Thursday, September 30, 2010

The Mute Girl

There were always three favorites in any school election, it had been that way in Zephar High School since the beginning of the institution in 1936. Through the clothing and hair styles had changed with the times, the three teenage archetypes prevailed through each decade.
There was what would become known as the “Brittany,” the one who most fit a Hollywood version of beauty. She was busty, thin, pale, symmetrical and had a boyfriend in various forms since the fifth grade.
There was the “Chad,” the masculine counterpart to the Brittany. He was muscular, athletic and strapping, had a deep voice and fit the magazine version of male.
Then there was another viable frontrunner, a decent looking, if not a little awkward girl or guy who ran not just on popularity and body, but veered more towards principles than the other two, believing, truly, idealistically, perhaps naively, that they could do something unique for the school body.
This year, as in all years, there was a chance for a few select sophomores to join the reigning school senate, made up of Brittanies, Chads, and a few na├»ve faces. There was one significant detail that made this year’s elections worth noting, for as far as Den could tell, the school yearly ritual was just as lame as the one that washed through the country every few years. But this time, there were not just the usual candidates, but a fourth one as well.
The mute girl was running.
According to the pollsters from the statistics class, the mute girl’s chance of winning was whispered to be extremely low, since no one communicated with her or even knew her name. The sign up in front of the office, alerting the school of her intention, just said, “MUTE GIRL, 2009.” No one sat with her at lunch or walked home with her after school. She stood alone in a school of 2000, not one person taking the time to read her notebook scribbles.

Den sat at his desk in Spanish 4, staring into the back of the mute girl who sat in the front row. He thought back to last year’s student election, John and Ivan were defeated by the prettier Laura. He wondered if muscle would replace breasts this year. Or maybe idealism would trump muscle. What would the mute girl offer?
All the posters and speeches and promises, it seemed a bit pointless to Den. Besides adding a vending machine with soda, what had the student senate ever done?
The school was the same drab institution it had always been. They all still sat in rows of uncomfortable plastic seats, read the same old books that had been in the mandated curriculum for 30 years, there were lots of tests and teachers that seemed to only be waiting for retirement or summer break. Everyone learned what they needed to learn for tests and then quickly forgot it. The students were powerless, and the elections only made a joke out of them. It was the illusion of some sort of democracy, but the school had a clear hierarchical structure and Den wondered why everyone went along with the game.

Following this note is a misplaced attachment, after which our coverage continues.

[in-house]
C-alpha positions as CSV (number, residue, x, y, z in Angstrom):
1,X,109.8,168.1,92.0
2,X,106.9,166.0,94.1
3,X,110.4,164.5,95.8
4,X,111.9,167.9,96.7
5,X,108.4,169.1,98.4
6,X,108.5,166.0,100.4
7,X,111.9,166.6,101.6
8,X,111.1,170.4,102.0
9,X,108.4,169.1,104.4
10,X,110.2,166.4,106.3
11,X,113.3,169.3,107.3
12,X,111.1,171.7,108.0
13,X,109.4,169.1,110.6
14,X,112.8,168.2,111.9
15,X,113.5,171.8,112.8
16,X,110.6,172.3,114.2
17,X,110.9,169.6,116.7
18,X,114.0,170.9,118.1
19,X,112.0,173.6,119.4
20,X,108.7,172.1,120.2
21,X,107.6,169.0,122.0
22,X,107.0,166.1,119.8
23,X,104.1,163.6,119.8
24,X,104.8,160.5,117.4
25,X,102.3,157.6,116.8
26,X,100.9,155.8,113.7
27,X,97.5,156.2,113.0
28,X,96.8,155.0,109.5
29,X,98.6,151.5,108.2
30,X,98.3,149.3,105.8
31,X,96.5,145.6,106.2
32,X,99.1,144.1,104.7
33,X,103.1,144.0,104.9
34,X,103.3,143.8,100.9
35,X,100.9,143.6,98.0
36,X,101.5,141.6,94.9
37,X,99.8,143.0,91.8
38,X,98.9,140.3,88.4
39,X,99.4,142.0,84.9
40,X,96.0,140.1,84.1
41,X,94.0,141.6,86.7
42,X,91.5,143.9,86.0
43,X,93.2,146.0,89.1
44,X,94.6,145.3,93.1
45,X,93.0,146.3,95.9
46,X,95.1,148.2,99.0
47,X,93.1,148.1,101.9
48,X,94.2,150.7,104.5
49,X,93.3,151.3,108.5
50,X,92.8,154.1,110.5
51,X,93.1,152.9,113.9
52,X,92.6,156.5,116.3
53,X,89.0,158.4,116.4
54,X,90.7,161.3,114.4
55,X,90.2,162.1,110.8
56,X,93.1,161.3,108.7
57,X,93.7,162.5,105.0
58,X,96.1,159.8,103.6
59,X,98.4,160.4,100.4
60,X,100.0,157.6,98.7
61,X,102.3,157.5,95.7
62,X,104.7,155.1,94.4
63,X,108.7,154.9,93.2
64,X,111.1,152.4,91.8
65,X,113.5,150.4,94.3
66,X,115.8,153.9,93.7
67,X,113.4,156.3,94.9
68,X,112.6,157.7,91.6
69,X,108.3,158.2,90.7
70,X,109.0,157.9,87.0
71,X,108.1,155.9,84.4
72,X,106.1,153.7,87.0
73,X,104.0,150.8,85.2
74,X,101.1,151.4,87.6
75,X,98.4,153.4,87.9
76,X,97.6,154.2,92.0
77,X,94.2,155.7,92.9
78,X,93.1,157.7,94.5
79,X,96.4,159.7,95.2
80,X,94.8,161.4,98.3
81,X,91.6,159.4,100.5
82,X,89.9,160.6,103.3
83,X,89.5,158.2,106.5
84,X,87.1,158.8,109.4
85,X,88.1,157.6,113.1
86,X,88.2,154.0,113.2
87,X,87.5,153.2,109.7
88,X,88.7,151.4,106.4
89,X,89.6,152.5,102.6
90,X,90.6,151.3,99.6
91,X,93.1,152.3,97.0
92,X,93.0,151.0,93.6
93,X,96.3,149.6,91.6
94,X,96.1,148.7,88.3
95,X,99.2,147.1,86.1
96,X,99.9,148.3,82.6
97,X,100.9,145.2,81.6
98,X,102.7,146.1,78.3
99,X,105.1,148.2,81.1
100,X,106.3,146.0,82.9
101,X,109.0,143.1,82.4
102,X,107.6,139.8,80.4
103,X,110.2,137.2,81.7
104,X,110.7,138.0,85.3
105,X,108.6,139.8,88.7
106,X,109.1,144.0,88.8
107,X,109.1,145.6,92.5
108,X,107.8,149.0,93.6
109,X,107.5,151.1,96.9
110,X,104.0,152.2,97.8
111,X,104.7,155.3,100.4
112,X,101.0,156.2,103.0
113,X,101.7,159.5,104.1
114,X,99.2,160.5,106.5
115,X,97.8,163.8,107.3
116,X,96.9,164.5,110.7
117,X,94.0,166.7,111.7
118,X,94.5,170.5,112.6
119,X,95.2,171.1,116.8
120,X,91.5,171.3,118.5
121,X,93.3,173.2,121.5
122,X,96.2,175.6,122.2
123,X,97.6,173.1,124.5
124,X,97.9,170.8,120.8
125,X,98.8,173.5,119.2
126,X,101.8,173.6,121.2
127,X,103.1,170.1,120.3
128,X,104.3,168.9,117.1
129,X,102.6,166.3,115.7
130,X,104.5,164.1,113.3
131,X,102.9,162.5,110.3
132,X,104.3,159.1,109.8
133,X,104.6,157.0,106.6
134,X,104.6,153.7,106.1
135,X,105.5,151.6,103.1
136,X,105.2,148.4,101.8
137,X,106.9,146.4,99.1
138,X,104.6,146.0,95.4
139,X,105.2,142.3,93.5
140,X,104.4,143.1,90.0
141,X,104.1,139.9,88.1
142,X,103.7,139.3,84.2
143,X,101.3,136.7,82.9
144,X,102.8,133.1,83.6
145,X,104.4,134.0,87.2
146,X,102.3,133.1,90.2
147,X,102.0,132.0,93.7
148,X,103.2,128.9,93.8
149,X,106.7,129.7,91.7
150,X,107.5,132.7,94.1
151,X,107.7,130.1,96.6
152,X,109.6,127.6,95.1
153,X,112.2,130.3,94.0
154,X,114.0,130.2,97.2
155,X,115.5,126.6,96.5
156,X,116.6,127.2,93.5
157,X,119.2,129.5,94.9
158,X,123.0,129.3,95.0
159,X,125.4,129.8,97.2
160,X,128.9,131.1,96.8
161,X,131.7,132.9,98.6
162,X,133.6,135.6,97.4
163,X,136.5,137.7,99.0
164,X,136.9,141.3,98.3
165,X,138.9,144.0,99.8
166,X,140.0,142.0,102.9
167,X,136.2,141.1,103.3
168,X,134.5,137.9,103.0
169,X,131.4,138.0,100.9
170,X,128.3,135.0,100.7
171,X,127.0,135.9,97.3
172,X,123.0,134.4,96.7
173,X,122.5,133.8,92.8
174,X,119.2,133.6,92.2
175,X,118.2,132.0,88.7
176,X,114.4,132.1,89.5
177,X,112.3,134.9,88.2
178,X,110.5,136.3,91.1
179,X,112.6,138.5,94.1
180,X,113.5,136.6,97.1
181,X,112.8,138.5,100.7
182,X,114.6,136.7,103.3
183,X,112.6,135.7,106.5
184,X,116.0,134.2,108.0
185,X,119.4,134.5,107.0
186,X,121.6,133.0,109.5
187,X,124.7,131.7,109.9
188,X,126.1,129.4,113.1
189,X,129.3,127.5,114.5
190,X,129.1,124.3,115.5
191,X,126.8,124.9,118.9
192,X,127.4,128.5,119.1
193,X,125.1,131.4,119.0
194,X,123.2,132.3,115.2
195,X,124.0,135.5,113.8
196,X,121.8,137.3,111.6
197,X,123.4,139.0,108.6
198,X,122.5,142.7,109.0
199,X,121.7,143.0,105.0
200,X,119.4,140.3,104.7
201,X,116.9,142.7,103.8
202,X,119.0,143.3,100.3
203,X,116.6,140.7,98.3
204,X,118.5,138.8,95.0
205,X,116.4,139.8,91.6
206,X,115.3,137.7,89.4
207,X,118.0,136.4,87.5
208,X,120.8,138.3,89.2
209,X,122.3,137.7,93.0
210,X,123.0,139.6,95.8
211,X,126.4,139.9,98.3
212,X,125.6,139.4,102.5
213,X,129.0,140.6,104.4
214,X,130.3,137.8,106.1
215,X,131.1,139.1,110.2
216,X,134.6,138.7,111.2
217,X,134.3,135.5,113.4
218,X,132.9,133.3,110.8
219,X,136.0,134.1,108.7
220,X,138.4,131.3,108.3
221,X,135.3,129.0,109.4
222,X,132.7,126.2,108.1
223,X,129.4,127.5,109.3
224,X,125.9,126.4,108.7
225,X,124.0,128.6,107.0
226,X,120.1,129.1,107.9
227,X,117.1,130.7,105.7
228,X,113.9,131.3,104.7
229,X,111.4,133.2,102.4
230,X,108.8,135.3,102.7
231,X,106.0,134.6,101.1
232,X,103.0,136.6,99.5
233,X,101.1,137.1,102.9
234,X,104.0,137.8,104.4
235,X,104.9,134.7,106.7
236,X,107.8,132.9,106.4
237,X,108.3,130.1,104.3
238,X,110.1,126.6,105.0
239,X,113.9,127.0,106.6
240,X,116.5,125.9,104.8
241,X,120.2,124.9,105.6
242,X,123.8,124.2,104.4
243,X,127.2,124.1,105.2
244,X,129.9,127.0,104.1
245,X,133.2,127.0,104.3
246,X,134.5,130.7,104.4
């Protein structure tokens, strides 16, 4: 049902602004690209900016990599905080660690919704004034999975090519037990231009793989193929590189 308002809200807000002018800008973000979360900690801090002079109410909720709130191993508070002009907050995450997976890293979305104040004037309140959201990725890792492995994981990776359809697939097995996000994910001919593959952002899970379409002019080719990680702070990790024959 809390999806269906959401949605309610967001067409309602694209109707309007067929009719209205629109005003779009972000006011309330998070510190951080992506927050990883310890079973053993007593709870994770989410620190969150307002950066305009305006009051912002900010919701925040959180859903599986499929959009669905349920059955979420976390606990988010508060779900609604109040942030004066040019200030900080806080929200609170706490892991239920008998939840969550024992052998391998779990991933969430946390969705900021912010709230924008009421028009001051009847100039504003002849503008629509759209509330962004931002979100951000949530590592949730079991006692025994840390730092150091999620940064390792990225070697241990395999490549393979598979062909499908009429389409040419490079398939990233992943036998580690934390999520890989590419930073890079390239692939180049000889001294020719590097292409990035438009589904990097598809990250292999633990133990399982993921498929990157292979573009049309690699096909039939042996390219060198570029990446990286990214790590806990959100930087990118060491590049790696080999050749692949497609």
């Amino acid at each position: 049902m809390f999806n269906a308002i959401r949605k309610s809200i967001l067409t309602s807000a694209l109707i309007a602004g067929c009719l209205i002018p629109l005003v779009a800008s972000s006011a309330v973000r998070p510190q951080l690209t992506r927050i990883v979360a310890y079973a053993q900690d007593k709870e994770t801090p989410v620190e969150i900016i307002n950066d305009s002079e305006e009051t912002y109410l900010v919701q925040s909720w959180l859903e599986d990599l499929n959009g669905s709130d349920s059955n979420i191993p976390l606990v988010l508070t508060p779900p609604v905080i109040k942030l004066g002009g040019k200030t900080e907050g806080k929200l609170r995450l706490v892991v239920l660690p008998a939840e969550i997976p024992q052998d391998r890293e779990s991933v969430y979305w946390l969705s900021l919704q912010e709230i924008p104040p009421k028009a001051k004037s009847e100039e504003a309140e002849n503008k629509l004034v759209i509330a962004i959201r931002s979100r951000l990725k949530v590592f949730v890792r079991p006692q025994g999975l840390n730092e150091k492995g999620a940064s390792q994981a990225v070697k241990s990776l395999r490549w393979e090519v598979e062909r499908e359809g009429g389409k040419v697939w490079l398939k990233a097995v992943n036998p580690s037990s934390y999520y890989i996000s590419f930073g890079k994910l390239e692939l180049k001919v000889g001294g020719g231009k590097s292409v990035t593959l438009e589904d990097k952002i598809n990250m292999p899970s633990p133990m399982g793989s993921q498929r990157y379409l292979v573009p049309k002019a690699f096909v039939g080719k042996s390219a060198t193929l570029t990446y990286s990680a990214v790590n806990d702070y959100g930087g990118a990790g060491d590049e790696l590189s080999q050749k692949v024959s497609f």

Den’s enemy were the school administrators, he disliked each one he recognized and he knew there were dozens more in unmarked office buildings in the center of town, others in the state capital, still others in the presidential administration. He disliked them all, hated what they imposed on the students of the country- the same standardized tests, the plastic chairs and hard top desks and school lunches.
The student body was akin to factory farms, a processing plant of breathing, living things that came out dead on the other end. The elections were the same thinly veiled joke as the American democracy, promoting the illusion of power in the hands of the people. All the administrators smiled and went along with the elections, like parents nodding and laughing at their children’s buffoonery, smiling through teeth stained with a thousand cups of coffee, smiling and knowing it was all a sham.
The same type of people were elected year in and year out. It was a title to put on college applications and resumes for the local retail jobs that hired teenagers, but nothing more, at least nothing that Den could see. So why was that girl running? What had made the mute girl decide to run?

Thursday, September 9, 2010

Intimate Space